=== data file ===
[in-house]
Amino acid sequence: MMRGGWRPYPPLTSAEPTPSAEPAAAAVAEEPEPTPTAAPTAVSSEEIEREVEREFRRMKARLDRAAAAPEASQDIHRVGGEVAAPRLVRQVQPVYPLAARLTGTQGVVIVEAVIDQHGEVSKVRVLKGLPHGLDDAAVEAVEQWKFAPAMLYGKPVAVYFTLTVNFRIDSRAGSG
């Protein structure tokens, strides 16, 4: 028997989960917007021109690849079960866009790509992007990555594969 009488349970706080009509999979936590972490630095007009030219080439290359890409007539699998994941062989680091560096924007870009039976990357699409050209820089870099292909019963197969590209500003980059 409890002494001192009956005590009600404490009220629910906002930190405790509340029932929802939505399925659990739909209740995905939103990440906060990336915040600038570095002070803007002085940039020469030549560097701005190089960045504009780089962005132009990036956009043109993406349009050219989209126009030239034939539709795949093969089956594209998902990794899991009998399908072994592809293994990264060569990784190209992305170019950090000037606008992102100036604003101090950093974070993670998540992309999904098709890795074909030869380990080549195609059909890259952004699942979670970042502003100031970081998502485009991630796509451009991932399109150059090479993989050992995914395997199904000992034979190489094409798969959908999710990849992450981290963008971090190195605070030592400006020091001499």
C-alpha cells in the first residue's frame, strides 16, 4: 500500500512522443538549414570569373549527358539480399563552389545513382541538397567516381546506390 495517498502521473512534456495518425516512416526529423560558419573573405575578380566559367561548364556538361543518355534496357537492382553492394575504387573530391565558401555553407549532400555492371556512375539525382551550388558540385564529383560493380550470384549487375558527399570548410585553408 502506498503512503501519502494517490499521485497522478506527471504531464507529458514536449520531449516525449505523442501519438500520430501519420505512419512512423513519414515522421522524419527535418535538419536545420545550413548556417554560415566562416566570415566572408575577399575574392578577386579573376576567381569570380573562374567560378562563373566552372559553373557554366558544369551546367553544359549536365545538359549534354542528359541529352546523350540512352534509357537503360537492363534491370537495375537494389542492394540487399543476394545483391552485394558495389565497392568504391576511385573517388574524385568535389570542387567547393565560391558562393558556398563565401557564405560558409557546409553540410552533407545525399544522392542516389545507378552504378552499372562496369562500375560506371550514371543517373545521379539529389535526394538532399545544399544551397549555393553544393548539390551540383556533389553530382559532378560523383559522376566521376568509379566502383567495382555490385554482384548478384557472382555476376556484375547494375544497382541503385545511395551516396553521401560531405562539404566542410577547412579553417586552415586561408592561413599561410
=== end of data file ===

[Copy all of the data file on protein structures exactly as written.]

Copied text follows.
[in-house]
Amino acid sequence: MMRGGWRPYPPLTSAEPTPSAEPAAAAVAEEPEPTPTAAPTAVSSEEIEREVEREFRRMKARLDRAAAAPEASQDIHRVGGEVAAPRLVRQVQPVYPLAARLTGTQGVVIVEAVIDQHGEVSKVRVLKGLPHGLDDAAVEAVEQWKFAPAMLYGKPVAVYFTLTVNFRIDSRAGSG
């Protein structure tokens, strides 16, 4: 028997989960917007021109690849079960866009790509992007990555594969 009488349970706080009509999979936590972490630095007009030219080439290359890409007539699998994941062989680091560096924007870009039976990357699409050209820089870099292909019963197969590209500003980059 409890002494001192009956005590009600404490009220629910906002930190405790509340029932929802939505399925659990739909209740995905939103990440906060990336915040600038570095002070803007002085940039020469030549560097701005190089960045504009780089962005132009990036956009043109993406349009050219989209126009030239034939539709795949093969089956594209998902990794899991009998399908072994592809293994990264060569990784190209992305170019950090000037606008992102100036604003101090950093974070993670998540992309999904098709890795074909030869380990080549195609059909890259952004699942979670970042502003100031970081998502485009991630796509451009991932399109150059090479993989050992995914395997199904000992034979190489094409798969959908999710990849992450981290963008971090190195605070030592400006020091001499």
C-alpha cells in the first residue's frame, strides 16, 4: 500500500512522443538549414570569373549527358539480399563552389545513382541538397567516381546506390 495517498502521473512534456495518425516512416526529423560558419573573405575578380566559367561548364556538361543518355534496357537492382553492394575504387573530391565558401555553407549532400555492371556512375539525382551550388558540385564529383560493380550470384549487375558527399570548410585553408 502506498503512503501519502494517490499521485497522478506527471504531464507529458514536449520531449516525449505523442501519438500520430501519420505512419512512423513519414515522421522524419527535418535538419536545420545550413548556417554560415566562416566570415566572408575577399575574392578577386579573376576567381569570380573562374567560378562563373566552372559553373557554366558544369551546367553544359549536365545538359549534354542528359541529352546523350540512352534509357537503360537492363534491370537495375537494389542492394540487399543476394545483391552485394558495389565497392568504391576511385573517388574524385568535389570542387567547393565560391558562393558556398563565401557564405560558409557546409553540410552533407545525399544522392542516389545507378552504378552499372562496369562500375560506371550514371543517373545521379539529389535526394538532399545544399544551397549555393553544393548539390551540383556533389553530382559532378560523383559522376566521376568509379566502383567495382555490385554482384548478384557472382555476376556484375547494375544497382541503385545511395551516396553521401560531405562539404566542410577547412579553417586552415586561408592561413599561410